Because I have a Twitter account, I’ve become somewhat adept at using hashtags. I’ve even made up a few of my own. (#clever)
When I began seeing this one — #MeToo — in the news and on social media, I was curious. Some news outlets made the use of those two words obvious. Discretion and how much of that you got differed from one news outlet to the next. Nothing on the topic seemed consistent any more than did the behavior of each perpetrator.
Each situation, from what little I’ve read, is different because we are all different.
I don’t read much online stuff because most of it tends toward the negative. Journalists, rather than reporting facts, are more often editorializing and hoping to sway public opinion. As if we, sinful as we are, wouldn’t form opinions on our own given just the facts. When asked what I think about this-or-that thing most recently in the news (including #MeToo), I try to say as little as possible. I have opinions. And it’s not that I don’t want to dialogue with you. It’s just that if the topic is #MeToo, the topic hits too close to home.
I realize that I need to be aware of what’s going on in the world, but there are some events of which I choose to remain “Happily Oblivious.” (i.e., the Kardashians, who kneels or stands at a ball game, or how many times POTUS golfs in a month)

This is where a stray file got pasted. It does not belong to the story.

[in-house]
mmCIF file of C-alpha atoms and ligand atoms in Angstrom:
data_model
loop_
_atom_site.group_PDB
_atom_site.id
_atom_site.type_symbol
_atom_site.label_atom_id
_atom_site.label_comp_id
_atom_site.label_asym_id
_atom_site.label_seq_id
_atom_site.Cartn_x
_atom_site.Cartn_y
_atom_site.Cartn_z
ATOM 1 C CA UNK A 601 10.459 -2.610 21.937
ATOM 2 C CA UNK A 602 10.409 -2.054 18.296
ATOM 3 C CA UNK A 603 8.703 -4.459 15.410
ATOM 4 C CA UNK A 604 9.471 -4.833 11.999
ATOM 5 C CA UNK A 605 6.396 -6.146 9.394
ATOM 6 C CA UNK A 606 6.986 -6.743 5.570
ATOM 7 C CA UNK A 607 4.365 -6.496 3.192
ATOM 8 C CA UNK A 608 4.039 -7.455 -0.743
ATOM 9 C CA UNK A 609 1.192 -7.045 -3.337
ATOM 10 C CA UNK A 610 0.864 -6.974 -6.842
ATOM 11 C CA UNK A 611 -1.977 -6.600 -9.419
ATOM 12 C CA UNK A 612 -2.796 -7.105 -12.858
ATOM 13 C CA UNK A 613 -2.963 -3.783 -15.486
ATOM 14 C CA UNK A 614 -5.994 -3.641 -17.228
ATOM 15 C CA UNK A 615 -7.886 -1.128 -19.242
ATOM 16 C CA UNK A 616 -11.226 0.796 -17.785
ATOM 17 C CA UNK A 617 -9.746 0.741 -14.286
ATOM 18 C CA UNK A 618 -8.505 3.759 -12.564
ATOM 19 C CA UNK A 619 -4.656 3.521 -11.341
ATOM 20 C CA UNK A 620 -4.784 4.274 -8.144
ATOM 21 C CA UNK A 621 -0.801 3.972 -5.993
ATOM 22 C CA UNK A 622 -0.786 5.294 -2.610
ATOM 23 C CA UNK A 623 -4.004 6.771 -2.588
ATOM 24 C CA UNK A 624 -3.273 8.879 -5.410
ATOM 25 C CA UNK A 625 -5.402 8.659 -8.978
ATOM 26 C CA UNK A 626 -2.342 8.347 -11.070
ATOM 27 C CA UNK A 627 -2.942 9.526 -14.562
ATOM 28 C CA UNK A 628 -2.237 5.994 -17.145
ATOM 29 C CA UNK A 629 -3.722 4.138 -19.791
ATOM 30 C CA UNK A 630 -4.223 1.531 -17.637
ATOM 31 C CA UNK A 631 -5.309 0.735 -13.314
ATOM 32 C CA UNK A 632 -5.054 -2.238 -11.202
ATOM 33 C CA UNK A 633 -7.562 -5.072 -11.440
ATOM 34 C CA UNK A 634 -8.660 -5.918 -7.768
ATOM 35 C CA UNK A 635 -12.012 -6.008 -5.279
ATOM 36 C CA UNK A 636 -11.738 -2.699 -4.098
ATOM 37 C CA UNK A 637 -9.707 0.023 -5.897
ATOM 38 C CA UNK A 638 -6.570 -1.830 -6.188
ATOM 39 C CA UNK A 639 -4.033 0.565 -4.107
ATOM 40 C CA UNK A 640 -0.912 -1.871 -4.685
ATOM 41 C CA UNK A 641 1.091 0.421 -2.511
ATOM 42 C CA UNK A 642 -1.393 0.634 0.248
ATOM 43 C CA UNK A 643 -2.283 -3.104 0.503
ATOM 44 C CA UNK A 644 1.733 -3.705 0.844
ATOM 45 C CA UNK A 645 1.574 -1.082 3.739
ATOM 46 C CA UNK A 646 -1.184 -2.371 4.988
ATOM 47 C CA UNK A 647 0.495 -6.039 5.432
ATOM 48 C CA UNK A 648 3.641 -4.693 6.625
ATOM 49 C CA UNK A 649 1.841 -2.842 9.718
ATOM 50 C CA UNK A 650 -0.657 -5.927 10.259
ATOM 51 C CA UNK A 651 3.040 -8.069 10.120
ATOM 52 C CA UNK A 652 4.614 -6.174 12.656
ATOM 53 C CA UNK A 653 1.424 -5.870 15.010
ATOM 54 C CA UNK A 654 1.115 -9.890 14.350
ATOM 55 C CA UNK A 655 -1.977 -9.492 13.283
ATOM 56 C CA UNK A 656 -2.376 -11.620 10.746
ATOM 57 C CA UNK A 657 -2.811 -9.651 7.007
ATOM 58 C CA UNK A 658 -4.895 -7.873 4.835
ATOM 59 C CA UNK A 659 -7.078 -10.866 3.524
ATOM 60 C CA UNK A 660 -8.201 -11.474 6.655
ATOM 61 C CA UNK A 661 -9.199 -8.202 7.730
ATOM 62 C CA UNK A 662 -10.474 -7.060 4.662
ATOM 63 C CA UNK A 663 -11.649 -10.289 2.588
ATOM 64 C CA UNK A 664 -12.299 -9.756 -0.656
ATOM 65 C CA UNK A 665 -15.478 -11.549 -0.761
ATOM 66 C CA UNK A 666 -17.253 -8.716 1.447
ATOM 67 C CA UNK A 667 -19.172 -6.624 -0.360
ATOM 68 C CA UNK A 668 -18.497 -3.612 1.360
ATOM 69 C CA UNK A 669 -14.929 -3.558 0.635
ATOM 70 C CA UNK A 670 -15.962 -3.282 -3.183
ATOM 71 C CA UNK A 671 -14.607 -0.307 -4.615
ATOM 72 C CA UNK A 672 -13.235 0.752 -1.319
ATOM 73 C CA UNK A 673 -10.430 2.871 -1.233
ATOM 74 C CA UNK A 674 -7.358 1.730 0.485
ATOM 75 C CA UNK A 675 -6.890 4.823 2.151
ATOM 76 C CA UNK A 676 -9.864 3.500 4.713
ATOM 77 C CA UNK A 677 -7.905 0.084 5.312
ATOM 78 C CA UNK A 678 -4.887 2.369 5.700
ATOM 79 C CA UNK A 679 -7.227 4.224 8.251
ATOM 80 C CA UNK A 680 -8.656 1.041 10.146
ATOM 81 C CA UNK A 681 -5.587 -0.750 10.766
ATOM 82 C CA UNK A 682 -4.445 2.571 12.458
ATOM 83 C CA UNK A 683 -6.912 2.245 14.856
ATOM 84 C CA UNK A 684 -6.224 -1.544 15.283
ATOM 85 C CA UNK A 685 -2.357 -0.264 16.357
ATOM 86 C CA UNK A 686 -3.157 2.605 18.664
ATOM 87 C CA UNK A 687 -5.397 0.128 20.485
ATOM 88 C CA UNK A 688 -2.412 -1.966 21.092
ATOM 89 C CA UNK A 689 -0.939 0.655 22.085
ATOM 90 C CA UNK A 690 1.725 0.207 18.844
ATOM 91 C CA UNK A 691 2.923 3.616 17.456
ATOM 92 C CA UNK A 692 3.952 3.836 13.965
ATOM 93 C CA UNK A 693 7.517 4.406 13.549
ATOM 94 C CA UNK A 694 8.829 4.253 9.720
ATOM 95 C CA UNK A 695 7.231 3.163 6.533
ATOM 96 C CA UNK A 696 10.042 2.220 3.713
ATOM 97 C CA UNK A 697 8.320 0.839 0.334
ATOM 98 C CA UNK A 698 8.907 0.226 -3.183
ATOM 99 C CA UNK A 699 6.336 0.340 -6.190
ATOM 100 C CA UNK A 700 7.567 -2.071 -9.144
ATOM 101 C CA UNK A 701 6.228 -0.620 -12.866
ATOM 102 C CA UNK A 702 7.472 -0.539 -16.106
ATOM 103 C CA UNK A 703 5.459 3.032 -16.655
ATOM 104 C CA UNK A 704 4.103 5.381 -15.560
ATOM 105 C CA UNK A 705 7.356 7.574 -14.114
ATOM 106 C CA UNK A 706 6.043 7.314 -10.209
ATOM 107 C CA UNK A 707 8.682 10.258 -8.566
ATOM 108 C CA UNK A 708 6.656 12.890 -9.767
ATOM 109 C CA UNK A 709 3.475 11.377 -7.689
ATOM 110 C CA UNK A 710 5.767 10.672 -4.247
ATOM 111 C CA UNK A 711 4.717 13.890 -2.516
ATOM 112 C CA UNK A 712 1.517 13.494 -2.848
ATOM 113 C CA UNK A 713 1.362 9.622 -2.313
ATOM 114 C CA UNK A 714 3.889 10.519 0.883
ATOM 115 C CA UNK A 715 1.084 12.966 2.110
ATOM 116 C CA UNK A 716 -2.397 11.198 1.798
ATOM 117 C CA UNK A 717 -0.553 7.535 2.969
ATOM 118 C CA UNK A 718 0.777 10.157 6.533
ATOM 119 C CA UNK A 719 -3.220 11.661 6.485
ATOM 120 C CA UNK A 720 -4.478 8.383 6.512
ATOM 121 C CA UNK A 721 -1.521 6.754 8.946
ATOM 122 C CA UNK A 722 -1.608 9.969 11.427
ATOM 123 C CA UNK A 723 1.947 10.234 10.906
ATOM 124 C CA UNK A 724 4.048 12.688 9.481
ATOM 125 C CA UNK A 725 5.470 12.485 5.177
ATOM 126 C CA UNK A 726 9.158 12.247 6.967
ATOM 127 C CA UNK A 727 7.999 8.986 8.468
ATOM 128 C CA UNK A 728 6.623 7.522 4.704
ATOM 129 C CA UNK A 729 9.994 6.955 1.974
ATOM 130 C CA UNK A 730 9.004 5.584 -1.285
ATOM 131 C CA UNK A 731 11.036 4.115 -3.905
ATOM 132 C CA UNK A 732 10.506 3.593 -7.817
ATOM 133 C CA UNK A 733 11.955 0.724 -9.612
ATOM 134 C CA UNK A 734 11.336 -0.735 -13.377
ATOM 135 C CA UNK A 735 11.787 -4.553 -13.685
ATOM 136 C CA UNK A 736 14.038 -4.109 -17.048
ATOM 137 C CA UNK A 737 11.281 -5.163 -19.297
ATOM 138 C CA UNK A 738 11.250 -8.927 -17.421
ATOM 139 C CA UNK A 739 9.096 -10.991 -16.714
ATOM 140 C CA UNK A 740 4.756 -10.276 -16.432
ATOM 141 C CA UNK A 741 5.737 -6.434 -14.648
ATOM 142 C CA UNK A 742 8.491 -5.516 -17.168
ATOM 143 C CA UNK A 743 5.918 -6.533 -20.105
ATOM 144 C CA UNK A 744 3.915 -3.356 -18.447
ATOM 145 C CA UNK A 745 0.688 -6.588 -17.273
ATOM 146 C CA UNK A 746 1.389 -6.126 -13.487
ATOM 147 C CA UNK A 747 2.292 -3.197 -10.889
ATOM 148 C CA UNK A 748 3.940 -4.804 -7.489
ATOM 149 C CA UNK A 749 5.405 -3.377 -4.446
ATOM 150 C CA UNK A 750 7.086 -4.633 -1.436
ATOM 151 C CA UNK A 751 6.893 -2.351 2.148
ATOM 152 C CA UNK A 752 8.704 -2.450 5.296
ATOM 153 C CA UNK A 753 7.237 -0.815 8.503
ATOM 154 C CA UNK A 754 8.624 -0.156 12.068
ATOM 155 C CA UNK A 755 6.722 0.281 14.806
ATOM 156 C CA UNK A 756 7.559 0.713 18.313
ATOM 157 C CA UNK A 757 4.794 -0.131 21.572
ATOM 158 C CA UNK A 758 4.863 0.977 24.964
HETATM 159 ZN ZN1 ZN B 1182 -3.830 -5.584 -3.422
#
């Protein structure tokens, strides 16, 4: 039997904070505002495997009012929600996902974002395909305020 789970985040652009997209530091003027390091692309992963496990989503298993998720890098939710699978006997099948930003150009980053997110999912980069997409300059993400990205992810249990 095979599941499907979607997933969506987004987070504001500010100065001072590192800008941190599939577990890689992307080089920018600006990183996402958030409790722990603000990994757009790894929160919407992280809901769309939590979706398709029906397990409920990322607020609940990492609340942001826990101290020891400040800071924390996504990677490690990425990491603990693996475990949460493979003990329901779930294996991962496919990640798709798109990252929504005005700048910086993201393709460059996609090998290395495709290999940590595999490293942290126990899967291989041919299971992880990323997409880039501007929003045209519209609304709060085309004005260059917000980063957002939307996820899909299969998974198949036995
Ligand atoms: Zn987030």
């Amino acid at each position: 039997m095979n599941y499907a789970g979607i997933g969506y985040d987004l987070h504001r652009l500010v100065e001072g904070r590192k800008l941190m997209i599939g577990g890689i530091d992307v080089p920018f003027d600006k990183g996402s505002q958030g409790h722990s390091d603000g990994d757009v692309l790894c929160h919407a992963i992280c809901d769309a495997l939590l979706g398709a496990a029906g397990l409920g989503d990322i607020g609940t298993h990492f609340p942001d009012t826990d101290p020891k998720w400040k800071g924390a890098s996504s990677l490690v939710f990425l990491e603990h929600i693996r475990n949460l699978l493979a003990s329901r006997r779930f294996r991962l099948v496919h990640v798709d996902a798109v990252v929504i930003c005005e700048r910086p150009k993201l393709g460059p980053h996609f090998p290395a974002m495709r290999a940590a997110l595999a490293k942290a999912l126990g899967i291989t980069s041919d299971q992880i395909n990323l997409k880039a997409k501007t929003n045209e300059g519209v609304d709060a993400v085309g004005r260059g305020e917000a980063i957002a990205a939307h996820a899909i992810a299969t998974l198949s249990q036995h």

I’m a big-picture person and I try to keep my eyes on eternity. For the most part, my focus is on leading a quiet life, minding my own business, and working with my hands. (1 Thessalonions 4:11) What’s going on here and now will pass from memory. Even now, a younger generation doesn’t understand what a thrill we got from the special effects employed in the original Star Wars movies. Perhaps even we, who saw that saga on the big screen at its original release, chuckle about how we could be so enamored of it all. Computer graphics have come so far.
Something that hasn’t changed, despite the millennia which have passed, is the basic nature of Us. Face it: #MeToo could very well have become a hashtag for people treated unfairly by an authority figure; someone being bullied; the experience of racism; the inability to find basic needs, an experience of being betrayed. “There is nothing new under the sun” (Ecclesiastes 1:9).
From my experiences over the years, I see that perhaps the #MeToo ‘movement’ – for lack of a better word – is here for such a time as this. My personal stories in detail are first of all shared with God, who knows everything about what happened. Then a trusted spiritual mentor, after I’ve prayed about what to say and determine what I need from her. Not being an activist by nature, usually all I need is for her to listen, acknowledge my pain (if I haven’t forgiven) and be happy for me when it’s clear that I’ve put it all behind me. I wish there wasn’t a need for people to start coming out of the woodwork and finally tell their stories because it’s so sad.
But for what it’s worth,